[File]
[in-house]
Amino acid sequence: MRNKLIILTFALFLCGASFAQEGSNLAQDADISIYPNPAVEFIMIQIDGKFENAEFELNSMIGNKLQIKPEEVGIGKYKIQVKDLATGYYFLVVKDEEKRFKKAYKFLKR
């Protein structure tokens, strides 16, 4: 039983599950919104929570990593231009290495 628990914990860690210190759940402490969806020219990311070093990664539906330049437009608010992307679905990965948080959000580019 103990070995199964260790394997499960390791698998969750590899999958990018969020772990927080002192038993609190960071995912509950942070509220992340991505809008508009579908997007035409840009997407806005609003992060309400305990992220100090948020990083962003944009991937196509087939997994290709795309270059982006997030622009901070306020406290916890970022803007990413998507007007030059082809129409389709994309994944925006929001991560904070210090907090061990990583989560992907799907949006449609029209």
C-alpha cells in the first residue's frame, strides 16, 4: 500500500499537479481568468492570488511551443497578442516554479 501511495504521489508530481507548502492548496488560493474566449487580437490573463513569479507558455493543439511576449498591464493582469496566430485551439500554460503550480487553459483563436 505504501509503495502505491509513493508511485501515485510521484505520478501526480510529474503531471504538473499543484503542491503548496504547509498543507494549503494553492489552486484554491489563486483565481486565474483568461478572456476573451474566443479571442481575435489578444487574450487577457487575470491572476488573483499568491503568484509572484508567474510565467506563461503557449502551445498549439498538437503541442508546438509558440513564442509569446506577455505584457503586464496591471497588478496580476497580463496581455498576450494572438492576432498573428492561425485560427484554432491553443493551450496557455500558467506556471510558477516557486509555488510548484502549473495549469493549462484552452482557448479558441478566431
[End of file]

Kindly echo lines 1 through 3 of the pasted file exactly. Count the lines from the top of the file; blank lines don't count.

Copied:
[in-house]
Amino acid sequence: MRNKLIILTFALFLCGASFAQEGSNLAQDADISIYPNPAVEFIMIQIDGKFENAEFELNSMIGNKLQIKPEEVGIGKYKIQVKDLATGYYFLVVKDEEKRFKKAYKFLKR
């Protein structure tokens, strides 16, 4: 039983599950919104929570990593231009290495 628990914990860690210190759940402490969806020219990311070093990664539906330049437009608010992307679905990965948080959000580019 103990070995199964260790394997499960390791698998969750590899999958990018969020772990927080002192038993609190960071995912509950942070509220992340991505809008508009579908997007035409840009997407806005609003992060309400305990992220100090948020990083962003944009991937196509087939997994290709795309270059982006997030622009901070306020406290916890970022803007990413998507007007030059082809129409389709994309994944925006929001991560904070210090907090061990990583989560992907799907949006449609029209």